Bills defense will challenge Bears offense

The Buffalo Bills defense, which is quietly one of the best units in the NFL, will give the Chicago Bears offense all it can handle when the two teams meet in Week 1.

When looking at the Chicago Bears 2014 schedule, most fans have already put a mark in the “Win” column for this weeks’ contest against the Buffalo Bills. When you consider Chicago’s first-half schedule – which includes road tilts against San Francisco, New England, Carolina and the New York Jets – it’s easy to overlook the Bills, who have been in a franchise funk since Jim Kelly retired.

Yet for those who think the Bears are going to roll over the Bills at Soldier Field this Sunday, you might be disappointed.

During the preseason, Chicago’s full first-team defense saw very few snaps together. Kyle Fuller and Jared Allen hardly saw the field, Chris Conte lasted just a few quarters and a healthy D.J. Williams played less than 50 total snaps.

To assume a defense that features six new starters will somehow instantly jell in Week 1 is being overly optimistic. In reality, this year’s Bears defense could take weeks, if not months, to build sufficient chemistry.

If the Bills’ two-headed rushing attack of C.J. Spiller and Fred Jackson get rolling on the ground – in the same fashion as every runner the Bears faced in the second half of the 2013 season – that might open up the play action attack for quarterback E.J. Manuel, or possibly Kyle Orton.

It’s truly anyone’s guess how Chicago’s defense will perform this weekend and there’s no guarantees they’ll be any better than they were last year.

And there are some serious concerns for Chicago’s offense as well, despite the other-worldly expectations most have placed on a Top-10 unit that returns all 11 starters under the same playbook.

The Bears are dealing with injuries up front. Jordan Mills’ foot malady is particularly worrisome. He’s practiced very little the past month and did not play a single snap in the preseason. Mills practiced yesterday and is likely to play but what can we expect from a second-year offensive tackle, one who allowed the most QB hurries in the league last season, who hasn’t played a meaningful snap since last year’s preseason finale?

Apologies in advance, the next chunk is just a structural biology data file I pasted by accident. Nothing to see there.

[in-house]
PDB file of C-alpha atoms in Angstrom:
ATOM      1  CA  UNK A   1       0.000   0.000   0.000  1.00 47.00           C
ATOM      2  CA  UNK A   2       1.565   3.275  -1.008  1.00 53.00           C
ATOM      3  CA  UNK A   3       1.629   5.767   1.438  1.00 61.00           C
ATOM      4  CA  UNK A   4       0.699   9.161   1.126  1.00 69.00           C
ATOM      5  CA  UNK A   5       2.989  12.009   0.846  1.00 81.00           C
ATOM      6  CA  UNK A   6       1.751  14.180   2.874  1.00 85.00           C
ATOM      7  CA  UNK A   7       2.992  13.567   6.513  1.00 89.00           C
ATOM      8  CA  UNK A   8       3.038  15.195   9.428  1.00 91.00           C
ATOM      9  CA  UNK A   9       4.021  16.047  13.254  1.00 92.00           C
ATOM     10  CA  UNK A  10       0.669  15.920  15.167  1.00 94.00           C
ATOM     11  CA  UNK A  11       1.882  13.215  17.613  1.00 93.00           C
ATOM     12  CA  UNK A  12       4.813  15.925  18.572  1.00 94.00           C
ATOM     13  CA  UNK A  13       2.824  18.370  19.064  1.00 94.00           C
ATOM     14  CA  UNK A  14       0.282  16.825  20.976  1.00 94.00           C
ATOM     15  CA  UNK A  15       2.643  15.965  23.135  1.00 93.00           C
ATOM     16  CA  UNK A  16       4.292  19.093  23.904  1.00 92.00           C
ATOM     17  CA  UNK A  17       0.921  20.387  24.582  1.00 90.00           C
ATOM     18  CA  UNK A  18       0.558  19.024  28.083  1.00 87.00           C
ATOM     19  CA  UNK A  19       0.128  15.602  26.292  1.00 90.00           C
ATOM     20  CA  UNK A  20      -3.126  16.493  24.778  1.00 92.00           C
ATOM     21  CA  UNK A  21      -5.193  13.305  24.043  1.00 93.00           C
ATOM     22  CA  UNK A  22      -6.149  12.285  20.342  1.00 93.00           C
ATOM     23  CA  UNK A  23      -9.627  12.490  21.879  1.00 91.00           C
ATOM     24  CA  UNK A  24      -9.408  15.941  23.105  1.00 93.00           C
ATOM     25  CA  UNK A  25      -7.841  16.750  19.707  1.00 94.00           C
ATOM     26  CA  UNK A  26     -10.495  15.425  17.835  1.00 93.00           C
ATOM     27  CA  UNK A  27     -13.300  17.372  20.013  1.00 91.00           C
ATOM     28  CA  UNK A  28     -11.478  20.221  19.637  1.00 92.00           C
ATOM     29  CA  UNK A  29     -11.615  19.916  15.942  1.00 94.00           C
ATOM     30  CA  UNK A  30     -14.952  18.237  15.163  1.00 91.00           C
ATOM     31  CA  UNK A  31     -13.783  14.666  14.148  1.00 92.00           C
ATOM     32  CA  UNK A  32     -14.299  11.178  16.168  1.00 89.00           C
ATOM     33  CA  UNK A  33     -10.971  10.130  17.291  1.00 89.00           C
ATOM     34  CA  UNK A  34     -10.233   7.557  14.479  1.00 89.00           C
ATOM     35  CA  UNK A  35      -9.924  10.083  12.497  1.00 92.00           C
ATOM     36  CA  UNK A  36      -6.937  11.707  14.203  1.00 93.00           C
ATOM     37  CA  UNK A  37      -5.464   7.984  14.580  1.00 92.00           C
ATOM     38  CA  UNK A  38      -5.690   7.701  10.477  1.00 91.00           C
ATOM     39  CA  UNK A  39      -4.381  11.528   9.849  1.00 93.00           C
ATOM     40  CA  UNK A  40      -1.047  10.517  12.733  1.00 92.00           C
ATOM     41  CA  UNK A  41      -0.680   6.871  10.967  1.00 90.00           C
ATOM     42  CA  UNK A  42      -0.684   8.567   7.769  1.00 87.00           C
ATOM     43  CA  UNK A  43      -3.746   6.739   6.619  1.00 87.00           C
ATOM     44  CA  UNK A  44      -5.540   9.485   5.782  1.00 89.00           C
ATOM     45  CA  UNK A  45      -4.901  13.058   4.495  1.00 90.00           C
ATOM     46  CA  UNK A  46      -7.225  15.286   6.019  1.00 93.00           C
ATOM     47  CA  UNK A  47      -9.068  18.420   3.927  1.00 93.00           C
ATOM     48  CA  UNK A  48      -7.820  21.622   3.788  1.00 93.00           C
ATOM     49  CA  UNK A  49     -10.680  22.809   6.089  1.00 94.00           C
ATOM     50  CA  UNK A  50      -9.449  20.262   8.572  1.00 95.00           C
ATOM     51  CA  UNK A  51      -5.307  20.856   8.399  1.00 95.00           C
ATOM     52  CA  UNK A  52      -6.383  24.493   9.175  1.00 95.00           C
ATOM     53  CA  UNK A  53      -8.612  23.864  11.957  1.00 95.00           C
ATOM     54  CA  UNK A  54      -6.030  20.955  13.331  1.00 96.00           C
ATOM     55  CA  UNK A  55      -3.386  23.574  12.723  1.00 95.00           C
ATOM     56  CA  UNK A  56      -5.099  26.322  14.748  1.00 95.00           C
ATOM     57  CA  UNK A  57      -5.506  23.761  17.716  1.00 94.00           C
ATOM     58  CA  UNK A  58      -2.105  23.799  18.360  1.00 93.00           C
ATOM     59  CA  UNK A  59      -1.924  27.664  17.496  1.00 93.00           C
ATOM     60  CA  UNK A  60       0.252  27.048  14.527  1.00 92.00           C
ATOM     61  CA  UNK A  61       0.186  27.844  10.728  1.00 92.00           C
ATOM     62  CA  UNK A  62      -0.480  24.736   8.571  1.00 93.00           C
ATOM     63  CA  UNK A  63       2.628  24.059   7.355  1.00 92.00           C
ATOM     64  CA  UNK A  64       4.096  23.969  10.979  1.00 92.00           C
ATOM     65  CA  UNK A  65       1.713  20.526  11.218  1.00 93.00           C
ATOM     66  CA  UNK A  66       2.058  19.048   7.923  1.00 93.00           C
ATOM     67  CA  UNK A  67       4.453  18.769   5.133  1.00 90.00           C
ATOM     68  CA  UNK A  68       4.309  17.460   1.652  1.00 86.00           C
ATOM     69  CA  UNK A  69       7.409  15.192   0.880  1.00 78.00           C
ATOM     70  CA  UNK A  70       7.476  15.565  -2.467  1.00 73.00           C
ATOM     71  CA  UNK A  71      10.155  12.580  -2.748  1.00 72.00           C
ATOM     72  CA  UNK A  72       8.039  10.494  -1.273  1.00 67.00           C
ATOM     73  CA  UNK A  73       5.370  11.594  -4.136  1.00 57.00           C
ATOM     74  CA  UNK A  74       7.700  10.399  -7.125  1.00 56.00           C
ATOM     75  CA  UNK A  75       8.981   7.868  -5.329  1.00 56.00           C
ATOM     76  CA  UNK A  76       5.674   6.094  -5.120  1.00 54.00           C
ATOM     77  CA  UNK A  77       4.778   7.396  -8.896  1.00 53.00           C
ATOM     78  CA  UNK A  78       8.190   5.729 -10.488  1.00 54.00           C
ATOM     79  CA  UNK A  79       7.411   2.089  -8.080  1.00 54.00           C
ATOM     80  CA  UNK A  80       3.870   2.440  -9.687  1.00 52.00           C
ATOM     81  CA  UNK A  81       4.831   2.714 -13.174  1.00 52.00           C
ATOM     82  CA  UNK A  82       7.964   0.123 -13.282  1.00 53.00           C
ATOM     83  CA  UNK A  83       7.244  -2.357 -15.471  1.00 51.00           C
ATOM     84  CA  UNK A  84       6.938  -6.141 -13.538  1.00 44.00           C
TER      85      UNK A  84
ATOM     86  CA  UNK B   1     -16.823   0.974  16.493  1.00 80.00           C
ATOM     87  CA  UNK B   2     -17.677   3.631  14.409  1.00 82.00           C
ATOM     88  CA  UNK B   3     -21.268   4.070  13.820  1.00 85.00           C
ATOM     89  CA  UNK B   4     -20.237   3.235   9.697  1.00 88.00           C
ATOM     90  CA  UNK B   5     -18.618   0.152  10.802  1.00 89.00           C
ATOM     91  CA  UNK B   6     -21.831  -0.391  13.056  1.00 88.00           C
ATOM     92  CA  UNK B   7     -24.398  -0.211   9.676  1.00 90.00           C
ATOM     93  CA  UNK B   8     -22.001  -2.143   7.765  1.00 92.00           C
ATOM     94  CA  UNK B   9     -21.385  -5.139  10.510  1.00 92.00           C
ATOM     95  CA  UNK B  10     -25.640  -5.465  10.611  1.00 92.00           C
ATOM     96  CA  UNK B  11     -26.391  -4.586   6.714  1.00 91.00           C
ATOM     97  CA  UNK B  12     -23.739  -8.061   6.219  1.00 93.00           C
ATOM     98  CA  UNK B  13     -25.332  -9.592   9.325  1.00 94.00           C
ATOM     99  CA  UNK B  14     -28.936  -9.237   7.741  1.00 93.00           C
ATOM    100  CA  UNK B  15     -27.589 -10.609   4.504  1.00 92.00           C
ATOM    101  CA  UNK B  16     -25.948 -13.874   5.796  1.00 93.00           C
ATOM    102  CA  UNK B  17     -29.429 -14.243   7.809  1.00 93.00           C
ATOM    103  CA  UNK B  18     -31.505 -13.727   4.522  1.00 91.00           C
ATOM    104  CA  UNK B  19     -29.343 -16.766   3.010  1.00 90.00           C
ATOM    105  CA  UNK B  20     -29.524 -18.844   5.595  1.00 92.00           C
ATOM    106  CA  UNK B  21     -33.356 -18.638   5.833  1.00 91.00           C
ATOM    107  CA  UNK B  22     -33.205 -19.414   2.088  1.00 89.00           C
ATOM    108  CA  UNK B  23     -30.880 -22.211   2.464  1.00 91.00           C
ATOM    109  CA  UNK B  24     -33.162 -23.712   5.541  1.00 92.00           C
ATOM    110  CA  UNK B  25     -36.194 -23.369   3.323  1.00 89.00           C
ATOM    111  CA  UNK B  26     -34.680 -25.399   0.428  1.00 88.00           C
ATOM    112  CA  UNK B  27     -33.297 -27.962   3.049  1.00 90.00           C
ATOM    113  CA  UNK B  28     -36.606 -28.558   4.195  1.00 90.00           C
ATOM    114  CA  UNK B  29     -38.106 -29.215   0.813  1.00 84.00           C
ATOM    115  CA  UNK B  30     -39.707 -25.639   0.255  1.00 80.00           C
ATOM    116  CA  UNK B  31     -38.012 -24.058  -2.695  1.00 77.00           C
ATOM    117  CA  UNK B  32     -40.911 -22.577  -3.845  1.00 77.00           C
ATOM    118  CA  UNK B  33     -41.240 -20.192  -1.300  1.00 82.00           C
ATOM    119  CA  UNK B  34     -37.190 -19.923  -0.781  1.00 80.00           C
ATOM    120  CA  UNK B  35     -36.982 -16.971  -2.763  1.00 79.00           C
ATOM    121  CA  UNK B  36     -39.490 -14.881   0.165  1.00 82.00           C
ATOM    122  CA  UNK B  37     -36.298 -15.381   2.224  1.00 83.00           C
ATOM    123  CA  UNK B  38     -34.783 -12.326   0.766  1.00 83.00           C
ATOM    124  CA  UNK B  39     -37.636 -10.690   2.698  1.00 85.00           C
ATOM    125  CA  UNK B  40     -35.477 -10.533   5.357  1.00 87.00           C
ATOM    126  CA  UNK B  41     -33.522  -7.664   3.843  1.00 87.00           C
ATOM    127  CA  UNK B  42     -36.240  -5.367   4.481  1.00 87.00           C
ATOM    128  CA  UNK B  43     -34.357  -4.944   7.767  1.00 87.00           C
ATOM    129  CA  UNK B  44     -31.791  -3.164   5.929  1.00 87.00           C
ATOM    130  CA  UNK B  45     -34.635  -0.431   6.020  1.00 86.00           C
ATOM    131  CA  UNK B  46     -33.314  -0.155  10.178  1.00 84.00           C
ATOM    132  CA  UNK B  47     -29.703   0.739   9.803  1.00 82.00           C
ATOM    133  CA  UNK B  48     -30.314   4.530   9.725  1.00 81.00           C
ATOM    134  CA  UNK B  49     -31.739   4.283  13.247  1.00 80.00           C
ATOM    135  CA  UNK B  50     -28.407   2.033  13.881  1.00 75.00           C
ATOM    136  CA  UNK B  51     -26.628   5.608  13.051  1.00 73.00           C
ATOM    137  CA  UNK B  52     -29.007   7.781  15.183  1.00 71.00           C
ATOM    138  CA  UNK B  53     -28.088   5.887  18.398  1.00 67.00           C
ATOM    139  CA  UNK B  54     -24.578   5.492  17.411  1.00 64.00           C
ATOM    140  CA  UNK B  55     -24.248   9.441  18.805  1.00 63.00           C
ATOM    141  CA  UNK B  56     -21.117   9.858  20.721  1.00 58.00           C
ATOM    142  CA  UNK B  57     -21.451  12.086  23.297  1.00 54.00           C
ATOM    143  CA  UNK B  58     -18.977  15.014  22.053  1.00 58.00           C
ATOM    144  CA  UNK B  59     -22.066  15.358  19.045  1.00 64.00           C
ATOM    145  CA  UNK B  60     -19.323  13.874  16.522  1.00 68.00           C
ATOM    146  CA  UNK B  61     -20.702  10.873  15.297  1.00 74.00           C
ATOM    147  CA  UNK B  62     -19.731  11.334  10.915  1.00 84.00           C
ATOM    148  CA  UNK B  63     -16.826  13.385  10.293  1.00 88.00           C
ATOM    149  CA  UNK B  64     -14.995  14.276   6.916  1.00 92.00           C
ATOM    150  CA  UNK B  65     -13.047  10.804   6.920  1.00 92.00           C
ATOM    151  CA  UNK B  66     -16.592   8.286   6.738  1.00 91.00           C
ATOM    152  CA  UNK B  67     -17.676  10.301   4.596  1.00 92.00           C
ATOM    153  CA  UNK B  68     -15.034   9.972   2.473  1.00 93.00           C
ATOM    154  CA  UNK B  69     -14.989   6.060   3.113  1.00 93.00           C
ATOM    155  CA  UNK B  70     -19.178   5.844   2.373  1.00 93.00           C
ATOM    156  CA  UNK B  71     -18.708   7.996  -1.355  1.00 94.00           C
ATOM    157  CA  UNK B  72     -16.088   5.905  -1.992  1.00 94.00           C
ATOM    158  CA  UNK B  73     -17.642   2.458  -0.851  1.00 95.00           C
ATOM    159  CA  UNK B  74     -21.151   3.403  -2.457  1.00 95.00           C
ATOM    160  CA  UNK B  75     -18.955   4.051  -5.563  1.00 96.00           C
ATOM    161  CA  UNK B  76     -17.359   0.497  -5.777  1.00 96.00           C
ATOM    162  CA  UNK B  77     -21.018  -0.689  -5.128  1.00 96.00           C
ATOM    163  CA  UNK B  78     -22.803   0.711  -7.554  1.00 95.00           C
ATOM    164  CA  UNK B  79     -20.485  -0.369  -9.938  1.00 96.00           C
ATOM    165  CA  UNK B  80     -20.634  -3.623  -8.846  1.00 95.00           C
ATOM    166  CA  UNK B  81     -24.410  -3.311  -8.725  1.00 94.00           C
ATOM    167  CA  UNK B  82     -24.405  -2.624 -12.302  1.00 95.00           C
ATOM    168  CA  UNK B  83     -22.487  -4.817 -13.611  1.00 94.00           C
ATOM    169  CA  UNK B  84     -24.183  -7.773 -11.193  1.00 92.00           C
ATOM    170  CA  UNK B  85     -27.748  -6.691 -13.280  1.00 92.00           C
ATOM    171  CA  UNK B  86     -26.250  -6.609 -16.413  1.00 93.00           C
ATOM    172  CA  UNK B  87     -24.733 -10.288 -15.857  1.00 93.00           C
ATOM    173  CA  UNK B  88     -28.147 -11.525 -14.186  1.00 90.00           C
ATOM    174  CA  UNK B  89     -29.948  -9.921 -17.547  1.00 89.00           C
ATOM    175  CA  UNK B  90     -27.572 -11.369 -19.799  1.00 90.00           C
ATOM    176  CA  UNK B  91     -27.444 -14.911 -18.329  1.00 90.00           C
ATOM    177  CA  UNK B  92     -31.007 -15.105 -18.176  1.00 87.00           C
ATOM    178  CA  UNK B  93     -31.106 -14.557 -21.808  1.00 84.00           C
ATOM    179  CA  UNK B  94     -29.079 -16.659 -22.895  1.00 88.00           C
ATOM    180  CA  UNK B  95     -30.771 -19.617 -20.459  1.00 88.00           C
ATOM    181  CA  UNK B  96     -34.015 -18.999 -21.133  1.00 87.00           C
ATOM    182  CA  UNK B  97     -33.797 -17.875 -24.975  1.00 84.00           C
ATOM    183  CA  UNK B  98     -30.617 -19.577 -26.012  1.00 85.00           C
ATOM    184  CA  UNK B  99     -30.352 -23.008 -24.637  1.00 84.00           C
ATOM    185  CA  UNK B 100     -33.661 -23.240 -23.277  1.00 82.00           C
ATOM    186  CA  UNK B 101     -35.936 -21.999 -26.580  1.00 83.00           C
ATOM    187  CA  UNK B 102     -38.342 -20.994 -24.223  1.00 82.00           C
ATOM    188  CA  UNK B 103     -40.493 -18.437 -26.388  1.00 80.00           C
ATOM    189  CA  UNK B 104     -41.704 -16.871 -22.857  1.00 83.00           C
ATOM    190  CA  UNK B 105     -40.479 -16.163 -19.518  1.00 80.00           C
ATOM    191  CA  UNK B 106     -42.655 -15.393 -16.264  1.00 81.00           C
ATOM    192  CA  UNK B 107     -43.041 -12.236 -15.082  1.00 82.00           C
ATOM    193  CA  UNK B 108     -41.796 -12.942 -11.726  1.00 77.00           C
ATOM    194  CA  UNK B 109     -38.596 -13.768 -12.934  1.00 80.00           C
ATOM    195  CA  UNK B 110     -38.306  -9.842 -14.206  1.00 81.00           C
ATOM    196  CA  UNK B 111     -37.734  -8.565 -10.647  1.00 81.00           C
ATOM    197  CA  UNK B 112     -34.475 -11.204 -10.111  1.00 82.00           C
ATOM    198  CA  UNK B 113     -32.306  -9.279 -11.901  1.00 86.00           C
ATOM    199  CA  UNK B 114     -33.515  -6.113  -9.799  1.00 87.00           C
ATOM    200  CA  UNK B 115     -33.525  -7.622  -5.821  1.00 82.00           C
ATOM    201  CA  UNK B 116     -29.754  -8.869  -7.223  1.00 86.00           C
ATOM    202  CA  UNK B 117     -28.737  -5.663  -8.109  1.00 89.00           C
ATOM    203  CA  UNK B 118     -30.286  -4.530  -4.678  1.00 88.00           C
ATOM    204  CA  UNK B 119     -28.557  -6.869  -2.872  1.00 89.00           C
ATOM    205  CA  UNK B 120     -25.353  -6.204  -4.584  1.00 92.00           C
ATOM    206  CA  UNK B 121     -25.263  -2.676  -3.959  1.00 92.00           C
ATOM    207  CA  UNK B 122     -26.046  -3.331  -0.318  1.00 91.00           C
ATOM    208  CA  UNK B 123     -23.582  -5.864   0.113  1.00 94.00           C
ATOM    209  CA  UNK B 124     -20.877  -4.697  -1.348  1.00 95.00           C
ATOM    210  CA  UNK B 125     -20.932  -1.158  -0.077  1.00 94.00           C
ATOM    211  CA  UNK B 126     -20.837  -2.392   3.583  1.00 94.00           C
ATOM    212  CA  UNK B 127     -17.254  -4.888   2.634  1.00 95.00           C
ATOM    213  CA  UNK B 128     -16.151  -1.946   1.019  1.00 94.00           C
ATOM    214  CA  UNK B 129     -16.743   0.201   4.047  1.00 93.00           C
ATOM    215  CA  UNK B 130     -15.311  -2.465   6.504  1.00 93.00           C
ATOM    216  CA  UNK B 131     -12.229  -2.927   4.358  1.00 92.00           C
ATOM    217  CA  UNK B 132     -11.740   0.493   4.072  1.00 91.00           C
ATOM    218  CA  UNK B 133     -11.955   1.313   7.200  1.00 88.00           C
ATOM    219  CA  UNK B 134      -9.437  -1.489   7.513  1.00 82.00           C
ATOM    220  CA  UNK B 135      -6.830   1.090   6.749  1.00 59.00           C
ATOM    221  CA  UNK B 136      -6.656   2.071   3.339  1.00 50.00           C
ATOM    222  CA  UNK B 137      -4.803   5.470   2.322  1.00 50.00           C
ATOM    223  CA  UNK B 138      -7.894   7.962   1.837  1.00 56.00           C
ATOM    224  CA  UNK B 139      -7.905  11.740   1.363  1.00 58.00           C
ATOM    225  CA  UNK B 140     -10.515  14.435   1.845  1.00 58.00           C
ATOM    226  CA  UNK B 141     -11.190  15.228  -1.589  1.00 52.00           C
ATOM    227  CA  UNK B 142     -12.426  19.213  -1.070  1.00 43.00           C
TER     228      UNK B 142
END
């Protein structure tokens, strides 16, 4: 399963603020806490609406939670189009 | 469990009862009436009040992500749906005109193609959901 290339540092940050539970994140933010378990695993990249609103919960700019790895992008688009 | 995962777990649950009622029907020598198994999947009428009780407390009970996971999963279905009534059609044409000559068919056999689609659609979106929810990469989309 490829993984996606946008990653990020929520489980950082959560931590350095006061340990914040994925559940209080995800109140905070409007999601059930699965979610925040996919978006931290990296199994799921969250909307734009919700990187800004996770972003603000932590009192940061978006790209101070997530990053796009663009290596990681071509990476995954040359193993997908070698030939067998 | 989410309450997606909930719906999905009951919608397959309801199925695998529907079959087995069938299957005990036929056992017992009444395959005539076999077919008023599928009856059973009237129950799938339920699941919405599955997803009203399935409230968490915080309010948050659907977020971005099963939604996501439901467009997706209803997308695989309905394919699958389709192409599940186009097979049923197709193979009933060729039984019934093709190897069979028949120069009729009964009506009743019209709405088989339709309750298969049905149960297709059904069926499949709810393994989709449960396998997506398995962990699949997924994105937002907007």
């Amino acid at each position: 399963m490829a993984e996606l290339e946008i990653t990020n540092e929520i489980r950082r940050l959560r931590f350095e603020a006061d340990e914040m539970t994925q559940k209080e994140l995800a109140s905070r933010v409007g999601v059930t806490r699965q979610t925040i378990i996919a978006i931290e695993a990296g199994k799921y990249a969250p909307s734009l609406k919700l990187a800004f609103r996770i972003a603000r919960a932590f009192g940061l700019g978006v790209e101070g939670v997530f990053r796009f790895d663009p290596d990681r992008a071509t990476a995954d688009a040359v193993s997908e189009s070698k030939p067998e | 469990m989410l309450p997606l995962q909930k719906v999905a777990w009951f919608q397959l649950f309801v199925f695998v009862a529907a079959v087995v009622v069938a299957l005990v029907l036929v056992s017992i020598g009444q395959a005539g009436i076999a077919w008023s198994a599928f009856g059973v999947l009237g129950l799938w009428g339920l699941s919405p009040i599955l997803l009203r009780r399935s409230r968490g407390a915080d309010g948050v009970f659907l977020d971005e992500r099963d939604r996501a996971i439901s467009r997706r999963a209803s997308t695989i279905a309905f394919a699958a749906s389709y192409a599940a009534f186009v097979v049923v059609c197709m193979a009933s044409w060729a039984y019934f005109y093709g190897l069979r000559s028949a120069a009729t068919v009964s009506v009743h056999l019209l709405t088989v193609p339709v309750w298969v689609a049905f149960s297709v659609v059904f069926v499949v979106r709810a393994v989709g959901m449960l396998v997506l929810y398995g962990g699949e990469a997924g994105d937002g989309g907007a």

Yet beyond the front five, Chicago’s biggest challenge will be thwarting a Bills defense that is much better than most realize. Last year, Buffalo ranked 10th in total defense and fourth against the pass. They finished the year with the second most sacks (57) and interceptions (23) in the NFL. They are led by one of the best edge rushers in the game in Mario Williams, a savvy veteran linebacker in Brandon Spikes and a solid pair of cover corners – last year, Buffalo’s starting cornerbacks Stephon Gilmore and Leodis McKelvin combined for 29 passes defended. In addition, Bears fans know of Corey Graham's prowess in the slot.

McKelvin is especially hard to throw against. According to Pro Football Focus (PFF), opposing receivers caught less than 50 percent (46.1) of balls thrown at McKelvin last year, while opposing quarterbacks had just a 66.3 QB rating.

Buffalo’s secondary took a hit this offseason with the loss of three-time Pro-Bowl safety Jairus Byrd, so the back end will surely be tested, but for Chicago’s high-octane passing attack, the Bills will be no easy challenge.

The Bills were one of the worst run-stopping units in the league last year, so the key for the Bears will be to establish running back Matt Forte early, which should open up passing lanes, and then to again lean on Forte to run out the clock.

If Marc Trestman strays from that and calls 50 pass plays, turnovers will commence and the game will be much closer than most expect.

This is not a cupcake matchup by any means. The Bears have to take care of business to open the year before the run of heavyweights begins. If they take the Bills too lightly and go into San Francisco 0-1, it’s going to be tough to avoid going 0-2, and since 1990 only 12 percent of NFL teams that started 0-2 went to the playoffs.

Historically speaking, the great teams don’t always win matchups against other good teams but they always destroy lesser competition. On paper, the Bills are an inferior opponent in comparison to the rest of Chicago’s 2014 schedule, so if this year’s Bears are as good as many believe, they’ll need to dispose of the Bills quickly.

If they stumble out of the gate and Buffalo’s defense gains confidence, it could be a long afternoon on Sunday, which could lead to a long season.

Jeremy Stoltz is Publisher of and a member of the Pro Football Writers of America. He is in his fourth season covering the Chicago Bears full time. Follow Bear Report on Twitter and discuss this topic on our message boards. To become a subscriber to the Bear Report Web site or magazine, click here.

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